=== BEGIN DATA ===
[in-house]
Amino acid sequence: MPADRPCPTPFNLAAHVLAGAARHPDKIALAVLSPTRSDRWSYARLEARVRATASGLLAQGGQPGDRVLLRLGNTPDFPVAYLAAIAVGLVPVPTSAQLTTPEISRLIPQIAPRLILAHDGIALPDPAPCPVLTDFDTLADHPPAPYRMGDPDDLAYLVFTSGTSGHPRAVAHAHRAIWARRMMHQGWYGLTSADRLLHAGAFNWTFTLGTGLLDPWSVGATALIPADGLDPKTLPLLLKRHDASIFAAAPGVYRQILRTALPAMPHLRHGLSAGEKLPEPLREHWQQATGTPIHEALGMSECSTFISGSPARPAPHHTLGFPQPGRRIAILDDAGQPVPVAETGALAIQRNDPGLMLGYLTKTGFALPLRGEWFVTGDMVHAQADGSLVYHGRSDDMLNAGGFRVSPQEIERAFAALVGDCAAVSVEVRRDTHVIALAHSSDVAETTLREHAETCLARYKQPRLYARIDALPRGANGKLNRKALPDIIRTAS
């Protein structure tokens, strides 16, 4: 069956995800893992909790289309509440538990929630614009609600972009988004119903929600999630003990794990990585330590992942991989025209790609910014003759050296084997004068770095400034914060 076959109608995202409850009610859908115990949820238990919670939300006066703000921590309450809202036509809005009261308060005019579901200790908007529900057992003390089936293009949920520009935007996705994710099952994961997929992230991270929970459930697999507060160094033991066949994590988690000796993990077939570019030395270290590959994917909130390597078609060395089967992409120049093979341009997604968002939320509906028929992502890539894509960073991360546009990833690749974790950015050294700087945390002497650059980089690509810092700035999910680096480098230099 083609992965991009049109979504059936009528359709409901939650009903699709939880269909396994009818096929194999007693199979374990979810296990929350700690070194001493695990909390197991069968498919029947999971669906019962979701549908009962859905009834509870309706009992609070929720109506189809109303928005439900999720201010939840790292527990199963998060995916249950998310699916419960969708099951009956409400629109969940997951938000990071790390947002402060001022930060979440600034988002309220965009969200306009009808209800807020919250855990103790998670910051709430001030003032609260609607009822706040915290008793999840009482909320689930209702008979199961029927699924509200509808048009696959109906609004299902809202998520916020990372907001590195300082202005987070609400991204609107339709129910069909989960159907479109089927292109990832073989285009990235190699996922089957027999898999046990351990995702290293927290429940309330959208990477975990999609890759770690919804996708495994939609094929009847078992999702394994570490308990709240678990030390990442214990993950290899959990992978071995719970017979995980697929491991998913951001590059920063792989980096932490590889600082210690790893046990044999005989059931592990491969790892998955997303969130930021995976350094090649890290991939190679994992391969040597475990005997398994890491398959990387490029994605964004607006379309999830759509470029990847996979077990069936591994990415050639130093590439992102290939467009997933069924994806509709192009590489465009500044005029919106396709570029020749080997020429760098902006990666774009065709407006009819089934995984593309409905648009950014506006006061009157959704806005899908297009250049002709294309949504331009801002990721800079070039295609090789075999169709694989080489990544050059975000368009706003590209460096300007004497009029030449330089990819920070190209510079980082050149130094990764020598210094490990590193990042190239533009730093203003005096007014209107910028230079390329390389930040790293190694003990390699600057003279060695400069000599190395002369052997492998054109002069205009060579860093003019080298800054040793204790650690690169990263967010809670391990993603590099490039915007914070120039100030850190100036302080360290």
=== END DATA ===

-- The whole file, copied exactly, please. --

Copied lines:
[in-house]
Amino acid sequence: MPADRPCPTPFNLAAHVLAGAARHPDKIALAVLSPTRSDRWSYARLEARVRATASGLLAQGGQPGDRVLLRLGNTPDFPVAYLAAIAVGLVPVPTSAQLTTPEISRLIPQIAPRLILAHDGIALPDPAPCPVLTDFDTLADHPPAPYRMGDPDDLAYLVFTSGTSGHPRAVAHAHRAIWARRMMHQGWYGLTSADRLLHAGAFNWTFTLGTGLLDPWSVGATALIPADGLDPKTLPLLLKRHDASIFAAAPGVYRQILRTALPAMPHLRHGLSAGEKLPEPLREHWQQATGTPIHEALGMSECSTFISGSPARPAPHHTLGFPQPGRRIAILDDAGQPVPVAETGALAIQRNDPGLMLGYLTKTGFALPLRGEWFVTGDMVHAQADGSLVYHGRSDDMLNAGGFRVSPQEIERAFAALVGDCAAVSVEVRRDTHVIALAHSSDVAETTLREHAETCLARYKQPRLYARIDALPRGANGKLNRKALPDIIRTAS
């Protein structure tokens, strides 16, 4: 069956995800893992909790289309509440538990929630614009609600972009988004119903929600999630003990794990990585330590992942991989025209790609910014003759050296084997004068770095400034914060 076959109608995202409850009610859908115990949820238990919670939300006066703000921590309450809202036509809005009261308060005019579901200790908007529900057992003390089936293009949920520009935007996705994710099952994961997929992230991270929970459930697999507060160094033991066949994590988690000796993990077939570019030395270290590959994917909130390597078609060395089967992409120049093979341009997604968002939320509906028929992502890539894509960073991360546009990833690749974790950015050294700087945390002497650059980089690509810092700035999910680096480098230099 083609992965991009049109979504059936009528359709409901939650009903699709939880269909396994009818096929194999007693199979374990979810296990929350700690070194001493695990909390197991069968498919029947999971669906019962979701549908009962859905009834509870309706009992609070929720109506189809109303928005439900999720201010939840790292527990199963998060995916249950998310699916419960969708099951009956409400629109969940997951938000990071790390947002402060001022930060979440600034988002309220965009969200306009009808209800807020919250855990103790998670910051709430001030003032609260609607009822706040915290008793999840009482909320689930209702008979199961029927699924509200509808048009696959109906609004299902809202998520916020990372907001590195300082202005987070609400991204609107339709129910069909989960159907479109089927292109990832073989285009990235190699996922089957027999898999046990351990995702290293927290429940309330959208990477975990999609890759770690919804996708495994939609094929009847078992999702394994570490308990709240678990030390990442214990993950290899959990992978071995719970017979995980697929491991998913951001590059920063792989980096932490590889600082210690790893046990044999005989059931592990491969790892998955997303969130930021995976350094090649890290991939190679994992391969040597475990005997398994890491398959990387490029994605964004607006379309999830759509470029990847996979077990069936591994990415050639130093590439992102290939467009997933069924994806509709192009590489465009500044005029919106396709570029020749080997020429760098902006990666774009065709407006009819089934995984593309409905648009950014506006006061009157959704806005899908297009250049002709294309949504331009801002990721800079070039295609090789075999169709694989080489990544050059975000368009706003590209460096300007004497009029030449330089990819920070190209510079980082050149130094990764020598210094490990590193990042190239533009730093203003005096007014209107910028230079390329390389930040790293190694003990390699600057003279060695400069000599190395002369052997492998054109002069205009060579860093003019080298800054040793204790650690690169990263967010809670391990993603590099490039915007914070120039100030850190100036302080360290």